A hospital employee appeared in a photo flipping off a newborn baby, with the caption: "How I currently feel about these mini Satans." The photo was shared 185,000 times on Facebook.

A pediatric ICU/ER nurse discussed a child's measles diagnosis on a Facebook page, before the measles case was announced to the public.

What do these stories have in common?

They're true. They involve disrespect to patients. They potentially violate HIPAA. They likely caused their organizations' privacy officers to pour hours into analyzing whether patients needed to be notified of a breach of HIPAA or other privacy laws. And, they made news headlines, creating a sizable PR problem for each provider involved.

Would your employees do this?

Your employees have Facebook, Instagram, Snapchat and Twitter accounts. They text. How many times do you think your employees text and post to social media every day? 

How often do you train staff on how to use social media without violating HIPAA (or disrespecting patients)? Once a year? Is your training frequent, helpful - and memorable - enough to ensure your employees get this right?

Help your employees use social media appropriately.

  • Implement a social media policy.
  • Train employees to recognize PHI.
  • Use examples. Help your team understand how seemingly innocent posts can violate HIPAA.
  • Train some more! Keep HIPAA and social media top of mind.
  • Encourage staff to report violations of the policy. This will allow you to research potential breaches and mitigate them swiftly.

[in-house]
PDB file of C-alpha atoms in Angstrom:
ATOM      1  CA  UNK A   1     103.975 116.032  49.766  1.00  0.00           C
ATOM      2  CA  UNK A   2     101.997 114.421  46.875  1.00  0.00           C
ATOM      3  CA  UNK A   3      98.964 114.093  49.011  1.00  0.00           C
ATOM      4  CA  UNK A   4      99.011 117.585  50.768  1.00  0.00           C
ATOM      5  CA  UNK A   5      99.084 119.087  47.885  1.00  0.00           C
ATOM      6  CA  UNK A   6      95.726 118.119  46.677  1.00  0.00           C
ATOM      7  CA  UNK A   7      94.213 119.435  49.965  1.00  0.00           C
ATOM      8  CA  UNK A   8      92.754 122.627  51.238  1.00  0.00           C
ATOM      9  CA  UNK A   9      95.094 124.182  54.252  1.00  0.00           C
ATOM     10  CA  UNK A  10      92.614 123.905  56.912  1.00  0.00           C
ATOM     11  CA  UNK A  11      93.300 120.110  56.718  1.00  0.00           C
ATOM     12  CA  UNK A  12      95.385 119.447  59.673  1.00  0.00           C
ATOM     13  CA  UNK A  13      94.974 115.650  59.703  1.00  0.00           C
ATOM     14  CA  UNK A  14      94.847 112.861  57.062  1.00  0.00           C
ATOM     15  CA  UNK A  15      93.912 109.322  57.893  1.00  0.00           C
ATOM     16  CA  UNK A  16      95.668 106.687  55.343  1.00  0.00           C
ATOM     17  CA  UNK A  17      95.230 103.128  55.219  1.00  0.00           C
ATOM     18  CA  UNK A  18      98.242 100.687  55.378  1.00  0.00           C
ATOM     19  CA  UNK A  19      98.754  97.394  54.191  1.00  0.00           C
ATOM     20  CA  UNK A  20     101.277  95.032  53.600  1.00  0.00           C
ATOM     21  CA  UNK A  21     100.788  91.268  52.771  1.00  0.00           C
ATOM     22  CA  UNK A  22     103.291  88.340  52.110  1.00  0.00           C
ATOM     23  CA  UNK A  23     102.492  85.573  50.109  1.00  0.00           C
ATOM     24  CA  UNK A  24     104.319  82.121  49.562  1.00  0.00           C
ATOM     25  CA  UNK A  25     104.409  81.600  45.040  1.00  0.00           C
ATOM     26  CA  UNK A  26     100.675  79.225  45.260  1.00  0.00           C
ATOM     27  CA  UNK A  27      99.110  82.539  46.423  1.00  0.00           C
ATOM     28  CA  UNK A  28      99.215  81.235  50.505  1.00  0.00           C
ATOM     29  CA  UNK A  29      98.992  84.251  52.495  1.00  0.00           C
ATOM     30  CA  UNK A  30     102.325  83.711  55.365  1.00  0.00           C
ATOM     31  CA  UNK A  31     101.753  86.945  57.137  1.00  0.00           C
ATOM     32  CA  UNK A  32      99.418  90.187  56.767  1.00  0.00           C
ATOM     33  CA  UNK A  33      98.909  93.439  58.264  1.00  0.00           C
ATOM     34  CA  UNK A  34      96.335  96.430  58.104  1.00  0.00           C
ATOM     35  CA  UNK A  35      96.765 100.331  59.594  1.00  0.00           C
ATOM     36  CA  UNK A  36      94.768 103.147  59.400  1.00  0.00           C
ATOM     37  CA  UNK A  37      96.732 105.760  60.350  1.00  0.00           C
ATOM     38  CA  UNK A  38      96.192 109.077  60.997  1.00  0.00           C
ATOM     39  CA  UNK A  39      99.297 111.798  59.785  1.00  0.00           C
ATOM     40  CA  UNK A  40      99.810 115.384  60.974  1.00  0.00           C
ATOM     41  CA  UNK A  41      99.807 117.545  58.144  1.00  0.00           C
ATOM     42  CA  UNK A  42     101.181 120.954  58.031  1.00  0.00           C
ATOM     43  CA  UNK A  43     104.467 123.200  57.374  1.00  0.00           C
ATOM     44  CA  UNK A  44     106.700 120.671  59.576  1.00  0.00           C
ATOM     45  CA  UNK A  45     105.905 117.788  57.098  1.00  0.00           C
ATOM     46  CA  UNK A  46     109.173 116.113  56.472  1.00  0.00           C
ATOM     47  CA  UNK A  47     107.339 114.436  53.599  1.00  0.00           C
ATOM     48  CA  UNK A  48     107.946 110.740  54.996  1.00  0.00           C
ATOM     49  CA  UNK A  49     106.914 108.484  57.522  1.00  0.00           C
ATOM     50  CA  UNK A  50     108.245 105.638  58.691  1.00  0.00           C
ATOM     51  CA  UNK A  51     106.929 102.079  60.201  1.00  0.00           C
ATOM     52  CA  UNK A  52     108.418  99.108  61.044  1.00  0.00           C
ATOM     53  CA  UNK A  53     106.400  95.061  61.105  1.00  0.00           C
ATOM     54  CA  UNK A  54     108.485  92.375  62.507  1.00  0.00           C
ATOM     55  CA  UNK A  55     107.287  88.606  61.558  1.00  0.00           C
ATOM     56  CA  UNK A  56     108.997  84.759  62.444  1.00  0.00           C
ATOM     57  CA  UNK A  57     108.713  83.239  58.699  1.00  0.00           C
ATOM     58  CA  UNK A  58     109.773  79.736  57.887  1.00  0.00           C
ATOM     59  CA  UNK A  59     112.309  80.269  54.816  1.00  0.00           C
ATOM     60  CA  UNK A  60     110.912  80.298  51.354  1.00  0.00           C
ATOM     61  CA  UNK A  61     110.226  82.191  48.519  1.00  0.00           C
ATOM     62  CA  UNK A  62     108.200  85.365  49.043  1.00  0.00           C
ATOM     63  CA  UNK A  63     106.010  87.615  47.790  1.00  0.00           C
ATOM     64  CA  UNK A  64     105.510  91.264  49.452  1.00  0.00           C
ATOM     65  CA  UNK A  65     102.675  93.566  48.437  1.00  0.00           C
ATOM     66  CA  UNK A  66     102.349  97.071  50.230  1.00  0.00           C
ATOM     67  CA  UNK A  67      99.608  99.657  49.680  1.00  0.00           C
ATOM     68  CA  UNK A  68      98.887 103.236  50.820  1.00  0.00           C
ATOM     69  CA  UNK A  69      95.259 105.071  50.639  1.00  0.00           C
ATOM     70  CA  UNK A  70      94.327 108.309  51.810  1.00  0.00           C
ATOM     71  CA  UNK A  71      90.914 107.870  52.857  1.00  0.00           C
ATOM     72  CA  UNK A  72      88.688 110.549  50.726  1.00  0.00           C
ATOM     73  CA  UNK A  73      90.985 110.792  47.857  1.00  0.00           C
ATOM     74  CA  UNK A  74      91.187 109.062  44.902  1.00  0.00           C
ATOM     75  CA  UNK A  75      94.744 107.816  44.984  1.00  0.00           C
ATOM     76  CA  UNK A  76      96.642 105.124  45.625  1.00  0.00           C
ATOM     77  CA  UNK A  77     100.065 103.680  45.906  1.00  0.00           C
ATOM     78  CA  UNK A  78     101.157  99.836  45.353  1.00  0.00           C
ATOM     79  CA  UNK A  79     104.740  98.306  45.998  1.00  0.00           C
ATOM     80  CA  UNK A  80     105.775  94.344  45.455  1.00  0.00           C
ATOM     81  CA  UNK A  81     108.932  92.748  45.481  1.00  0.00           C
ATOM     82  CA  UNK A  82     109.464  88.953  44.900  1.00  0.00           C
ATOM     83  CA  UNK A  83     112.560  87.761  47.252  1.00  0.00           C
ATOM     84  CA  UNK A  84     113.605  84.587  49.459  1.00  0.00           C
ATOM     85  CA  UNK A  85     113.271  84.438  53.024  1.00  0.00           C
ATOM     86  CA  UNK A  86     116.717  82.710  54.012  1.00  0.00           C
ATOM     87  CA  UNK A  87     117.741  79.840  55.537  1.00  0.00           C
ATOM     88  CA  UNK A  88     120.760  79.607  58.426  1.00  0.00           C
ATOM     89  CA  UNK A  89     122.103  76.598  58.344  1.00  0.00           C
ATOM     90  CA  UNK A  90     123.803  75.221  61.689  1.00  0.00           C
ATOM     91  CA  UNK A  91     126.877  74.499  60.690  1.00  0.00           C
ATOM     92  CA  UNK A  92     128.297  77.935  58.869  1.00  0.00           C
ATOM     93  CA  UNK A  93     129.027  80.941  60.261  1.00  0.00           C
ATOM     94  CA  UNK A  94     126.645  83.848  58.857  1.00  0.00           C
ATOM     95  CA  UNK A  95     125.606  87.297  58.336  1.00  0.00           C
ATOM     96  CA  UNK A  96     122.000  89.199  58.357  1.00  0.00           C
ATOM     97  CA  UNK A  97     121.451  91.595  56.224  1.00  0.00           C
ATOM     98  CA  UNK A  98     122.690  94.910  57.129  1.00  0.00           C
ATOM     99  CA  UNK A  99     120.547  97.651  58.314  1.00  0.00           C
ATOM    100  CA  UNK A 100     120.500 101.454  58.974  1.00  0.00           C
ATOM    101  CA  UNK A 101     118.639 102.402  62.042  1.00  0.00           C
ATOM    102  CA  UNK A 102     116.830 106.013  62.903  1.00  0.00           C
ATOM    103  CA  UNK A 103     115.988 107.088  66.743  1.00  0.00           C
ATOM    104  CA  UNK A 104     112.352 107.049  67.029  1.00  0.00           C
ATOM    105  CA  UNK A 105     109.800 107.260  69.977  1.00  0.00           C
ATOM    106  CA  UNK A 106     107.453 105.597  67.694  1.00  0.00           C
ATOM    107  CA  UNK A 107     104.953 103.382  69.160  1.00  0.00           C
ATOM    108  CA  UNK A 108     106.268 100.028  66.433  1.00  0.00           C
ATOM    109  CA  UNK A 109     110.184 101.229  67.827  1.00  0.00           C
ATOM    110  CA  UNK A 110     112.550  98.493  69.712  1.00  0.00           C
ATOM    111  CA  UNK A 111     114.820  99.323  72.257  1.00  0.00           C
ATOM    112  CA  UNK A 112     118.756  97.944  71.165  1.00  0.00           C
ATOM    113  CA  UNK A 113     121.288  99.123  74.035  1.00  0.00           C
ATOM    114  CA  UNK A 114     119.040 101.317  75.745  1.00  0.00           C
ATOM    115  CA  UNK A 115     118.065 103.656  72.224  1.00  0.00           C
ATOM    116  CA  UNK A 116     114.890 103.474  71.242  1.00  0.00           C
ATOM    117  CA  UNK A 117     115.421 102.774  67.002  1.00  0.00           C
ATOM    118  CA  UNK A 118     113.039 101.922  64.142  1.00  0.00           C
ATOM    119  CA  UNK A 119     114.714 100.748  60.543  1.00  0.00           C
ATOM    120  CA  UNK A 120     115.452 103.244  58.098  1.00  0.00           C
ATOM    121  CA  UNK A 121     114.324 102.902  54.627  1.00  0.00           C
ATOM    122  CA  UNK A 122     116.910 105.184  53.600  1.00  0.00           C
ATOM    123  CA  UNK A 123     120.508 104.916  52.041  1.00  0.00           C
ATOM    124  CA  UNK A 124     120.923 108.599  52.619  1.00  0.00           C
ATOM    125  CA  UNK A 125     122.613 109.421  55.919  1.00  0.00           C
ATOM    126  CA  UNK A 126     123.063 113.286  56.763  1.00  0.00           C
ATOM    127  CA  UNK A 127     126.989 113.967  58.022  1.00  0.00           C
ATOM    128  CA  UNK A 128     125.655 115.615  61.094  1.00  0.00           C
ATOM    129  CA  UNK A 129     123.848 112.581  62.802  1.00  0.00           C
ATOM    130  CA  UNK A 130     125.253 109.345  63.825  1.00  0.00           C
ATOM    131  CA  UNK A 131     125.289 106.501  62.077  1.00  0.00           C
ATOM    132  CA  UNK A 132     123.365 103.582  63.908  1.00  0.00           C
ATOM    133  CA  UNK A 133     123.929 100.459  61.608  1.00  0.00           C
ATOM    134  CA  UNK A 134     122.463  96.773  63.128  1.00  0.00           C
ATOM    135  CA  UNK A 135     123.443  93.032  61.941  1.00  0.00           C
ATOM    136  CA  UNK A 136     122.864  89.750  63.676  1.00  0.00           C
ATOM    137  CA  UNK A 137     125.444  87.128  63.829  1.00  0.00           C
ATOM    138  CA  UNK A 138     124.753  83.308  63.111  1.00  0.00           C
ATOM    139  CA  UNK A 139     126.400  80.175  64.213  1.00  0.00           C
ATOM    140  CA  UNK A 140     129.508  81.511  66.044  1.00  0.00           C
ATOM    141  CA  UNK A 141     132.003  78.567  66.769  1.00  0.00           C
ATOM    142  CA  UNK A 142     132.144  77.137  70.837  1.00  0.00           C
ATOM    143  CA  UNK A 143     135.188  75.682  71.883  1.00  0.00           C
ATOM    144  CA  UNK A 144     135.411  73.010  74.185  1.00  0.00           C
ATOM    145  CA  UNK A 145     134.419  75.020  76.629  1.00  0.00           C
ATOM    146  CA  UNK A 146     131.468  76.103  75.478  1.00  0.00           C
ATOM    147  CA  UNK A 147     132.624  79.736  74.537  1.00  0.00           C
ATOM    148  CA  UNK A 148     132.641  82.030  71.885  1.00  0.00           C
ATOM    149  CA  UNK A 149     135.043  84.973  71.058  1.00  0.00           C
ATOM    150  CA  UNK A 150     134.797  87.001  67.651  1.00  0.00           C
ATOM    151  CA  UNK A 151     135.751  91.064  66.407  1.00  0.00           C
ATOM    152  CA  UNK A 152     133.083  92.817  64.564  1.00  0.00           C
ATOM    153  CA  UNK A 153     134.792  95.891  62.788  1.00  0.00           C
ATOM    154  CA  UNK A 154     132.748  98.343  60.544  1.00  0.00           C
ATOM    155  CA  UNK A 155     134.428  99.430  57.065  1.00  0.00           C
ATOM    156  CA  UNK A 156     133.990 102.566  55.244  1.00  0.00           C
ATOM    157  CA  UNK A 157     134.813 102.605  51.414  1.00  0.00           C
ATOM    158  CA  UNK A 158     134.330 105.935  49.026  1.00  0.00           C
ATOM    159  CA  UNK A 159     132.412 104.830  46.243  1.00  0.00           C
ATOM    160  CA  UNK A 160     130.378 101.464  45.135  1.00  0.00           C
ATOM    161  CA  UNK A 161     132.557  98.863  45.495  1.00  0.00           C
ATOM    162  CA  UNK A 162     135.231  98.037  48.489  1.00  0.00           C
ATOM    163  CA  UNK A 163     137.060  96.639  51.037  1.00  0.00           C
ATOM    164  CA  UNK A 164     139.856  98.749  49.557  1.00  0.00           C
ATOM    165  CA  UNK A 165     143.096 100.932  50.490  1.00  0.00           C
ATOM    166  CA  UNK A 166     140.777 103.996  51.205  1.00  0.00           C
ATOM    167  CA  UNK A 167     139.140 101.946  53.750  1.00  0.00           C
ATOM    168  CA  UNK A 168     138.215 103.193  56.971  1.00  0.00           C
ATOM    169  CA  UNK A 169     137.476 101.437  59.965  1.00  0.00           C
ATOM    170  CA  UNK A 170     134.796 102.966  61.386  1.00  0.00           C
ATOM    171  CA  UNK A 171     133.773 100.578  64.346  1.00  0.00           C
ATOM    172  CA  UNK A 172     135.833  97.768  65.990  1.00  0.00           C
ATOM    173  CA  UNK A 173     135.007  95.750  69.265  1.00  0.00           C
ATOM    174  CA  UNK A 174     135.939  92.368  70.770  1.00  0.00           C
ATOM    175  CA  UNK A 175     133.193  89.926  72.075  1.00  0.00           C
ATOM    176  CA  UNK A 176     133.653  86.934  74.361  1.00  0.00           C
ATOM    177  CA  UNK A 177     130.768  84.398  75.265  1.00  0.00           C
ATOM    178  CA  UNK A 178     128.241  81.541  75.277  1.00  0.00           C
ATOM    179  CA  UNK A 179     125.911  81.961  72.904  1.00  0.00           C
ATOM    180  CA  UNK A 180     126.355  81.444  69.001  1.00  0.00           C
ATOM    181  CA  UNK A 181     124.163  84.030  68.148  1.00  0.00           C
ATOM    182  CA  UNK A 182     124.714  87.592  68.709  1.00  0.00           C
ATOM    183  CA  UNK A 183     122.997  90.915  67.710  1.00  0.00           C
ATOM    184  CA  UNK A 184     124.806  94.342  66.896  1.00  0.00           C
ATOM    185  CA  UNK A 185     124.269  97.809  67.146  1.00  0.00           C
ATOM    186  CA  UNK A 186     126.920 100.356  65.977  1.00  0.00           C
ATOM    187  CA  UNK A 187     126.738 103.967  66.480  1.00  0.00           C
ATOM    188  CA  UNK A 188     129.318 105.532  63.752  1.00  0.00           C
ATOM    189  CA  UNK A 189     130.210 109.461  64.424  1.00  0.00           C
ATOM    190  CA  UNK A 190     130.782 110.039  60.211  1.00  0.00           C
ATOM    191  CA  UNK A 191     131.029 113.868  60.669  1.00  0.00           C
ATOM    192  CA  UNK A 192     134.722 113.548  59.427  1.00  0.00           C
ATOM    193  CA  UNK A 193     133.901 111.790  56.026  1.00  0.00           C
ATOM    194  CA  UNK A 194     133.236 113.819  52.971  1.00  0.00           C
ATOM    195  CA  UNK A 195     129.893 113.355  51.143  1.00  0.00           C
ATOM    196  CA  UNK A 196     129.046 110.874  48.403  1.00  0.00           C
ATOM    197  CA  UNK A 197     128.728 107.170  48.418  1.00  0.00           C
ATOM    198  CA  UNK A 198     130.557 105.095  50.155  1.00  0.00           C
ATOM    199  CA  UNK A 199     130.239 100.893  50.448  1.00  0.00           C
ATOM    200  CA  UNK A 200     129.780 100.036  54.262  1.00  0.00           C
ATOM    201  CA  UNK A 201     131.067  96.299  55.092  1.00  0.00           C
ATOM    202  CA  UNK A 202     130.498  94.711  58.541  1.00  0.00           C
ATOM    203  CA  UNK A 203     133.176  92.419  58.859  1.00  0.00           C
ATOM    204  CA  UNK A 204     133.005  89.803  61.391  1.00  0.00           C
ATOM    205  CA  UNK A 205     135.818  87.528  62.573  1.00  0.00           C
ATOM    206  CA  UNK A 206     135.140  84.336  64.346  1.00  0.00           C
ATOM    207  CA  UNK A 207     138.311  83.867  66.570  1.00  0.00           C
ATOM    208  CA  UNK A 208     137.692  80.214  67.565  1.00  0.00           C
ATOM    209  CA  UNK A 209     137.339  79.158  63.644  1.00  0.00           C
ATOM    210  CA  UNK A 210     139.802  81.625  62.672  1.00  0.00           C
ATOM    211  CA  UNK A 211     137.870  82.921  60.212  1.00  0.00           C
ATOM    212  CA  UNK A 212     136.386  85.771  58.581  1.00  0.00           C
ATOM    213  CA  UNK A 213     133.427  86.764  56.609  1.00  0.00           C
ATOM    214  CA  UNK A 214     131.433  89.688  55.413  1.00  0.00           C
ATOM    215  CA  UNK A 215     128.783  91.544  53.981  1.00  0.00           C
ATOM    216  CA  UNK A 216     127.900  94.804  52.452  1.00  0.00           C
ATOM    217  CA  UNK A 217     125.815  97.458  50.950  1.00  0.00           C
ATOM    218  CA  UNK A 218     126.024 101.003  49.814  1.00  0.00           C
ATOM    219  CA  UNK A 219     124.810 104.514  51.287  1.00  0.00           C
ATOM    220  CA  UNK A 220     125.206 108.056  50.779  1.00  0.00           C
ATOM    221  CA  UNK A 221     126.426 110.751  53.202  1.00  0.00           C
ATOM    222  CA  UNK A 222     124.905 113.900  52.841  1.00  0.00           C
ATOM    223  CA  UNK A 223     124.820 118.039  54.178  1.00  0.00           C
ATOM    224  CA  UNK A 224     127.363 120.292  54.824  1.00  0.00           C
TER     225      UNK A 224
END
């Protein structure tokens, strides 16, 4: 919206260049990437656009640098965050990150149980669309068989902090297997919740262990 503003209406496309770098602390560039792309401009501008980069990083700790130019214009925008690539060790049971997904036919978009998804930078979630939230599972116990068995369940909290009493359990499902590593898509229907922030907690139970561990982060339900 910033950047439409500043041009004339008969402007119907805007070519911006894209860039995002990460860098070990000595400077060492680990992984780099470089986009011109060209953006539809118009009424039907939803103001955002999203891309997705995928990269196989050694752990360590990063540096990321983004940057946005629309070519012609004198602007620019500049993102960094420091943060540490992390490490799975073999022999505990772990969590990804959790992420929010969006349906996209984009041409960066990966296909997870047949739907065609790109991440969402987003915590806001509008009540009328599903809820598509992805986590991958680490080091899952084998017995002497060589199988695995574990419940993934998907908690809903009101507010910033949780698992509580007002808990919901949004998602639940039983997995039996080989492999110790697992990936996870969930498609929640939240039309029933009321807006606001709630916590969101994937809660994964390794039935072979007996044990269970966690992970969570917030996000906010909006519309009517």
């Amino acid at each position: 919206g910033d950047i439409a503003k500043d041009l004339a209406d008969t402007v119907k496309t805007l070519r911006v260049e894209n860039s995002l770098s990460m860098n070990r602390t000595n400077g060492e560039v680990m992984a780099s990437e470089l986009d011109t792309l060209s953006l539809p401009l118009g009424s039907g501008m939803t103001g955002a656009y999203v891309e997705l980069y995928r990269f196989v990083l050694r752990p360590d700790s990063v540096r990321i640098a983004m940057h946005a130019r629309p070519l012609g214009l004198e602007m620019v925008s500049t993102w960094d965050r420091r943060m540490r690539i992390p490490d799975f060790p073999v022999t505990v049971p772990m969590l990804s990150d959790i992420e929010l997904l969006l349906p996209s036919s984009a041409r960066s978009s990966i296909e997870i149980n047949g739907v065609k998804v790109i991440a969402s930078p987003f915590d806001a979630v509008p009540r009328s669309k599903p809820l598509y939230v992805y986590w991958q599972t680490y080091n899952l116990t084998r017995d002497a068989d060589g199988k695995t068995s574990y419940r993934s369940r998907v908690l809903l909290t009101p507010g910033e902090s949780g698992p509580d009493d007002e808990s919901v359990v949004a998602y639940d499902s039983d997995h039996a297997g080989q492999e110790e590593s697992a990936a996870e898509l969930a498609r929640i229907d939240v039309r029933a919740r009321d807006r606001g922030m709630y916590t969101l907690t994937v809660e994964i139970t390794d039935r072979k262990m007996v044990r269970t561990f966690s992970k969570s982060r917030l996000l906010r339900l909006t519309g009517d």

Taking on the unstoppable world of social media might seem impossible. But it's better to help employees use it properly--and know when they aren't--than to cover our eyes and wait to hear it from the patients (or the media).

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Topics: HIPAA, Social Media

Anthem Makes HIPAA History

Posted by Margaret Scavotto, JD, CHC on 10/16/18 3:43 PM

In early 2015, Anthem announced the largest healthcare cyber-attack America has seen. Hackers accessed records of 79 million people. Affected patients brought class action lawsuits against Anthem. In 2017, the lawsuits settled for $115 million.

Yesterday, the OCR announced it has settled the underlying HIPAA violations of this data breach for a whopping $16 million. This settlement far exceeds the next-highest HIPAA settlement we have seen ($5.5 million), and brings 2018's average HIPAA settlement amount up to $4,978,000.

The OCR reported that hackers were able to infiltrate Anthem's system after at least one employee clicked on a spear phishing email. The OCR also found that Anthem: "failed to conduct an enterprise-wide risk analysis, had insufficient procedures to regularly review information system activity, failed to identify and respond to suspected or known security incidents, and failed to implement adequate minimum access controls to prevent the cyber-attackers from accessing sensitive ePHI, beginning as early as February 18, 2014."